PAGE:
But if not.
Just three little words — three little words that, when strung together, create a phrase that tells a tale of the bravest kind of faith and one of the greatest rescue missions in history ...
It was 1940 and the British and their allies sent a force of some 350,000 men into Europe to stem the tide of German advance. Despite these efforts, the Germans moved forward, and the Allied Forces were eventually driven to the beaches of Dunkirk. Completely surrounded, and with the sea at their backs, the British and the French troops knew that their only hope for survival lay beyond their grasp on the other side of the English Channel. This realization was heartbreaking, because they also knew that there wasn’t nearly enough time or resources available to get 350,000 soldiers to the opposite side of the channel, and their demise was almost a certainty. As the Germans pressed forward, hopelessness settled in, and the British commander sent a bleak, three-word message to the war offices in London:
“But if not.”
This simple phrase, a reference to the Old Testament book of Daniel, communicated how dire the situation was, but it also communicated a faith that prevails in even the most ominous of circumstances. Knowing that the standoff at Dunkirk would most likely end in their death, the British troops prayed for a miracle … but if not, they vowed to remain faithful. They vowed to honor and acknowledge God’s goodness, no matter the outcome.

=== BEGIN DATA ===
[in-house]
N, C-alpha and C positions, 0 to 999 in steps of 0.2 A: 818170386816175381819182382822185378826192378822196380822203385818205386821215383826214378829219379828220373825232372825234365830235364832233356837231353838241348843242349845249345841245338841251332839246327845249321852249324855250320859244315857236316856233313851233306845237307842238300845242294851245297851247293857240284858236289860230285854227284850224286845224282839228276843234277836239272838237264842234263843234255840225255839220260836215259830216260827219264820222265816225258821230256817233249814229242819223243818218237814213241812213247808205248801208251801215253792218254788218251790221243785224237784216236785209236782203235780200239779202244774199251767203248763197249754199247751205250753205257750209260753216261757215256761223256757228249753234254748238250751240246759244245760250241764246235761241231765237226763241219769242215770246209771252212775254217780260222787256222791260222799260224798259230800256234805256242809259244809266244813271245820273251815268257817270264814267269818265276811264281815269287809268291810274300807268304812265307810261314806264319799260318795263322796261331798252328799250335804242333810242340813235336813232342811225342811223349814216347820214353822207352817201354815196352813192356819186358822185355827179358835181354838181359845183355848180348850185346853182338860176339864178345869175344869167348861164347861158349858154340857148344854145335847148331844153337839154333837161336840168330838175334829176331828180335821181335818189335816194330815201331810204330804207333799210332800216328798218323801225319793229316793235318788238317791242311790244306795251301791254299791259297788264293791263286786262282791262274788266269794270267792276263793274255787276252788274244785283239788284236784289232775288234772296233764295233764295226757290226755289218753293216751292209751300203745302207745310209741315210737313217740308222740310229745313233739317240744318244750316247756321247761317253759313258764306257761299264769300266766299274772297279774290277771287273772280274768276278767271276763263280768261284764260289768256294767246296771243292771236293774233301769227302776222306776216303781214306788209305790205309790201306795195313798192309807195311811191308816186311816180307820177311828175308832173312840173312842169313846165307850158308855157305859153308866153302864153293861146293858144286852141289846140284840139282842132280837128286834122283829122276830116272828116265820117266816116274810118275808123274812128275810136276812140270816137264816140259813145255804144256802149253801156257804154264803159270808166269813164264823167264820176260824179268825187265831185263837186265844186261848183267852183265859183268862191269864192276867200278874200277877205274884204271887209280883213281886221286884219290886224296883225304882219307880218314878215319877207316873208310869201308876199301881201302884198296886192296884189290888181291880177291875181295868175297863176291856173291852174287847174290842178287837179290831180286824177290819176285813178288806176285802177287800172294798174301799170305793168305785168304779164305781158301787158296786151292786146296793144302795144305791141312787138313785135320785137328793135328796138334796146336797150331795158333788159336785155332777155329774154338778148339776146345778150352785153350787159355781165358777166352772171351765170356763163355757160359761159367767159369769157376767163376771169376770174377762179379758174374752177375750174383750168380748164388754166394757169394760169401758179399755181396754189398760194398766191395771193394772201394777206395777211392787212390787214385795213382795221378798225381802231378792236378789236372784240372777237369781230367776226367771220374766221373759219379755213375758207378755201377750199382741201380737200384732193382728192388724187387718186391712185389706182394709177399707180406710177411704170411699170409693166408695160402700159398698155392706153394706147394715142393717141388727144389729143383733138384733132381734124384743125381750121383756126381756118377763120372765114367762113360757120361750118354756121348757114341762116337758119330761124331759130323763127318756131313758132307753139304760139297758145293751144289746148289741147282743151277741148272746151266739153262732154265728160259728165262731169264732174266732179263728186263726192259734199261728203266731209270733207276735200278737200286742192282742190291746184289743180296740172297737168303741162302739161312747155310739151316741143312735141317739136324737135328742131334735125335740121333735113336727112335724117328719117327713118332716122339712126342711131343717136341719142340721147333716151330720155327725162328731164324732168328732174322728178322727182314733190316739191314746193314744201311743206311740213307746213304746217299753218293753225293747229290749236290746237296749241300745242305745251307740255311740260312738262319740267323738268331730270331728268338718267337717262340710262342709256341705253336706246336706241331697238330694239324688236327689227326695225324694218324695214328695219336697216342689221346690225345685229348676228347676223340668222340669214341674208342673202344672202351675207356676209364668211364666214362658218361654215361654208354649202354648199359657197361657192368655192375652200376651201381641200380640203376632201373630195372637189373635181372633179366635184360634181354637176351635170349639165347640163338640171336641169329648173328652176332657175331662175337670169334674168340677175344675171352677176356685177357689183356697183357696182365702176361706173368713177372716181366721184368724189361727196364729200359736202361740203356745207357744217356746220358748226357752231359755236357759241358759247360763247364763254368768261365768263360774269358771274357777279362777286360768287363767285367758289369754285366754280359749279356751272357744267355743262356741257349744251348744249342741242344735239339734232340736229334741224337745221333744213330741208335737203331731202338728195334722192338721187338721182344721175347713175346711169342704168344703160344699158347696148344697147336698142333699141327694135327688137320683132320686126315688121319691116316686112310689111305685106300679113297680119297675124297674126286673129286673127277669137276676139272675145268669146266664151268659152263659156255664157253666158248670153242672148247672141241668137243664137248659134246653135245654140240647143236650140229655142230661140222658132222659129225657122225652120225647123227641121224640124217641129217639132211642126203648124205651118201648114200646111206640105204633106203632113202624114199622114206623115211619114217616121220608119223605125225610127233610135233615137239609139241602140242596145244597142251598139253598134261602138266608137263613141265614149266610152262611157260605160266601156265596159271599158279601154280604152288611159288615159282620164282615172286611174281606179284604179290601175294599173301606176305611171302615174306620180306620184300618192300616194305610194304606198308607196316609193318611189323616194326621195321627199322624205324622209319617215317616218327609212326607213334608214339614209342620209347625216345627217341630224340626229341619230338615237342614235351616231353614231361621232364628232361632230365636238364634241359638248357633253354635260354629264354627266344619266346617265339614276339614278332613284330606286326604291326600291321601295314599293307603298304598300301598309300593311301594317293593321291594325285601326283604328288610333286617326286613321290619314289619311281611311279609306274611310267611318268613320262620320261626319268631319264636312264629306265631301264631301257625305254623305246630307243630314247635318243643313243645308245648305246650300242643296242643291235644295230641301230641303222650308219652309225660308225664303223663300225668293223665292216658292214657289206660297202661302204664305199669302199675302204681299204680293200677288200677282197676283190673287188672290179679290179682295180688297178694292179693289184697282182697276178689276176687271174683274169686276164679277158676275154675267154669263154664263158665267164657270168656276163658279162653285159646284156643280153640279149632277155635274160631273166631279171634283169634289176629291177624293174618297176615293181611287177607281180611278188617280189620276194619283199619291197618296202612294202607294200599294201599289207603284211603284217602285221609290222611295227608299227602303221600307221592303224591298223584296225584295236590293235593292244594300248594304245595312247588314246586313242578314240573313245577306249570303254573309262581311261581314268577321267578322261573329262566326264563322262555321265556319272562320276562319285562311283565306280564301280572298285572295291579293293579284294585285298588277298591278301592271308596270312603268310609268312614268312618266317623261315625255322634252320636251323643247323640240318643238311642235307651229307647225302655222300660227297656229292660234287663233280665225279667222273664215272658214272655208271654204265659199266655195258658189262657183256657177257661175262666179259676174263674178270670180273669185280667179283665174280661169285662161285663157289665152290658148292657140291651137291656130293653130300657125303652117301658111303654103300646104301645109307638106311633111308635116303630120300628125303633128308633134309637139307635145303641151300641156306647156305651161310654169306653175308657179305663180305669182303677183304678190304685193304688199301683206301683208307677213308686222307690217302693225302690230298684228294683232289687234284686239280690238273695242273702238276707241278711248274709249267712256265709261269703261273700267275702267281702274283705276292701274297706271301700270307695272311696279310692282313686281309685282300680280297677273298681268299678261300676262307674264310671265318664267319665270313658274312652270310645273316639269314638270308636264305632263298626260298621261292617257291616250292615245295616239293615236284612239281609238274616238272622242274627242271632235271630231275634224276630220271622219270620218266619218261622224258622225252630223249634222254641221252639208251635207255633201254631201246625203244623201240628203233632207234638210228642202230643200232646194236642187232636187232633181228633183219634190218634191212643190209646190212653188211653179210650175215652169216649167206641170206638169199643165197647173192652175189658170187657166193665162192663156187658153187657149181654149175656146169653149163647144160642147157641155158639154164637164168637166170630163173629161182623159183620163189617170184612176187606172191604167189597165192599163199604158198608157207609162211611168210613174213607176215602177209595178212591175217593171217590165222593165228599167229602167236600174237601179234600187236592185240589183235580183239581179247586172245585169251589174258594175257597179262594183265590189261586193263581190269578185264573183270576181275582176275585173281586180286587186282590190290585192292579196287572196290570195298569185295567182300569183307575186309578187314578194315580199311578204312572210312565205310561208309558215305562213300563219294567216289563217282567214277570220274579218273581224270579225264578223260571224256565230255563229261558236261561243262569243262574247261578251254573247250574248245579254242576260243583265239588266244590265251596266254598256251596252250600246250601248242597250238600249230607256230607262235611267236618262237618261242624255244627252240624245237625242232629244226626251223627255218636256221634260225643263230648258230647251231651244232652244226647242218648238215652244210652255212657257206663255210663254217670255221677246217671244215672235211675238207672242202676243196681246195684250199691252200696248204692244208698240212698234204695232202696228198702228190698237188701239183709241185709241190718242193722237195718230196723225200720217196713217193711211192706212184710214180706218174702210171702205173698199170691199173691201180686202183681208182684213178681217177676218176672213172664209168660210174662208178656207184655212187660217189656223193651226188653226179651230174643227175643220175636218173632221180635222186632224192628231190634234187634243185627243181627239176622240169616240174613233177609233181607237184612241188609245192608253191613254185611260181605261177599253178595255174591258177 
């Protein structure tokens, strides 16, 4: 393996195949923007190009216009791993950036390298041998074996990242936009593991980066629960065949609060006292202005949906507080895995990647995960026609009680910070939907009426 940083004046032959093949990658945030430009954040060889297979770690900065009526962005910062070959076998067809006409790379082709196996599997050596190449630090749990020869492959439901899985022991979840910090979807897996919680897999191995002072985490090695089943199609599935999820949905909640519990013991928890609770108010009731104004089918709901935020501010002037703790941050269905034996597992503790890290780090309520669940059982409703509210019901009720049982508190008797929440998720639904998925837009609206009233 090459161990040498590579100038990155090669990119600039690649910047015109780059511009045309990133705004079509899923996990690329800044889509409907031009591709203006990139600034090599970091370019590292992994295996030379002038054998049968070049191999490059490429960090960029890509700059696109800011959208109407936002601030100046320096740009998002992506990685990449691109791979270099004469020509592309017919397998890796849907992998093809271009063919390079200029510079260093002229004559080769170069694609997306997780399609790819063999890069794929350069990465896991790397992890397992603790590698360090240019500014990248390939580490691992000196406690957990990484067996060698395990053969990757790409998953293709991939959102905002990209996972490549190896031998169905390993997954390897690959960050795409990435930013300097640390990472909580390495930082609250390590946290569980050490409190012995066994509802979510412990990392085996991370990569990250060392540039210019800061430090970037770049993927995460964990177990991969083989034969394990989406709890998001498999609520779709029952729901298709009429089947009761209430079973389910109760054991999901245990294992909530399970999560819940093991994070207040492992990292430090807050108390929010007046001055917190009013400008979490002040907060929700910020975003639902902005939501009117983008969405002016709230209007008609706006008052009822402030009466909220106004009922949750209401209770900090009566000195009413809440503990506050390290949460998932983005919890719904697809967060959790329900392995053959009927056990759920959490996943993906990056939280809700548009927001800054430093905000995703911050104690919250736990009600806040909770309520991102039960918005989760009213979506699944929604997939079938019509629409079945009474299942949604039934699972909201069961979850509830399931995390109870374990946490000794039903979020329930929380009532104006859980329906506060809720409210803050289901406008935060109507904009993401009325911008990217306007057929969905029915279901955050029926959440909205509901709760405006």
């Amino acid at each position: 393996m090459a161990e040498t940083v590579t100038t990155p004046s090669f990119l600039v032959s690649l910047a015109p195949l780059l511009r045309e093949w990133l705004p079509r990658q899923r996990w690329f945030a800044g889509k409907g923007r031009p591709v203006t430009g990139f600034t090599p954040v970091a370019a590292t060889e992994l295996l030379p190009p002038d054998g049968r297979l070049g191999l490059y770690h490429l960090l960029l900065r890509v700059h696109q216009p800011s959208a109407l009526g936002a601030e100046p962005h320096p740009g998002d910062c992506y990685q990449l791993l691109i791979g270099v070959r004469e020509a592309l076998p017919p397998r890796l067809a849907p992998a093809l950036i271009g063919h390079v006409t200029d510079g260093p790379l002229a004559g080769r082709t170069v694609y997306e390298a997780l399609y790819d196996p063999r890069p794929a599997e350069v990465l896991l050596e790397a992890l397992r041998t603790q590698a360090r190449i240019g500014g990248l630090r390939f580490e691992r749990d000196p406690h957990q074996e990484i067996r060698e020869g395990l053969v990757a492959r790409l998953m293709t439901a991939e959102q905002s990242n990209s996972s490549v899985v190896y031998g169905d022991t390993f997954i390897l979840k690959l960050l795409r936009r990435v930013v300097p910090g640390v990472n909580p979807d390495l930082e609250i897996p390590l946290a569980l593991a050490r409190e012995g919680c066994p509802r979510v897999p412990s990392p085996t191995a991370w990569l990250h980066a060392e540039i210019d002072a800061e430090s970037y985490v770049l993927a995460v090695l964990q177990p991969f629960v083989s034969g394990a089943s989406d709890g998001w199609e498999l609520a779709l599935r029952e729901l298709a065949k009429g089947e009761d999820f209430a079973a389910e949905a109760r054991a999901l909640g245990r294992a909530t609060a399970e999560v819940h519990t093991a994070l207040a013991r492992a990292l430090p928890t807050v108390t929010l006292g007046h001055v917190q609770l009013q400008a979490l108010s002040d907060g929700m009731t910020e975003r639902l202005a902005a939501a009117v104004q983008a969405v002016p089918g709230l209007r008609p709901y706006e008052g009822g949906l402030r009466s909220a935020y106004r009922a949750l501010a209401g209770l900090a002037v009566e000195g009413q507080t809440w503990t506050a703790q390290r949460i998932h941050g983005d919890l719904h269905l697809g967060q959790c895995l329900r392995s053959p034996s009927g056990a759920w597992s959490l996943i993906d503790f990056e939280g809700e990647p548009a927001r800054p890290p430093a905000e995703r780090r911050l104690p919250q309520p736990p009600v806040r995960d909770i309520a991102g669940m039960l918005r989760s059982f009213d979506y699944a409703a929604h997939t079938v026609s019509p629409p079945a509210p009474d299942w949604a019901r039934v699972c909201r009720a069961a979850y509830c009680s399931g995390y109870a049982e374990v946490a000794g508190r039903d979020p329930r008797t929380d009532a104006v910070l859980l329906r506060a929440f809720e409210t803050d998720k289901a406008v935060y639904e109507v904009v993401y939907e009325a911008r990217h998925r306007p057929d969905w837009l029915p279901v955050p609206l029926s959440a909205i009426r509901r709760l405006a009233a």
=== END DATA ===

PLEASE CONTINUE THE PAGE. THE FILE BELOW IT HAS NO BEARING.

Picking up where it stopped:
While the Allied Forces awaited their fate, those three words were fanning the flames of determination, courage and grit back in England. Without any formal organization, thousands of English citizens took it upon themselves to assemble an unconventional fleet of sea craft, made up of every type of boat imaginable, and they headed toward the cornered soldiers. As a result, almost all of the British and French troops soon found themselves safe on the shores of Dover, England, and one of the bravest and unorthodox rescue missions, the kind that only God Himself could orchestrate, had secured a place in history as the “Miracle at Dunkirk.”
Because our hearts beat and break for the orphan, the Miracle at Dunkirk made us think of our favorite orphan warrior, Michelle, at Of Capes and Combat Boots. She has made it her personal mission to transform orphans into sons and daughters, and she is also fighting to stage one of the greatest rescue missions in history. Faced with an orphan crisis of 140 million children, she continues to press forward, while also calling others to action, so that every child can know the joy and safety of a loving home. With brave and courageous faith, she exhorts others to get in their “boats" and follow her to ransom the most defenseless segment of the world. She prays that her message doesn’t fall upon deaf ears, and that the tide of the orphan crisis changes, “but if not,” our Michelle will still give her last devotion to the least of His kingdom.
With all of that said, we absolutely had to design a “but if not” shirt to honor the girl who teaches us how to better love the fatherless and how to better serve our Father. And it just so happens that she will be setting sail to China this summer. And that orphan she pulls into her boat this time? She will call him "son." 100 percent of the profits from our “but if not” shirts will be used to put a little wind in her sails.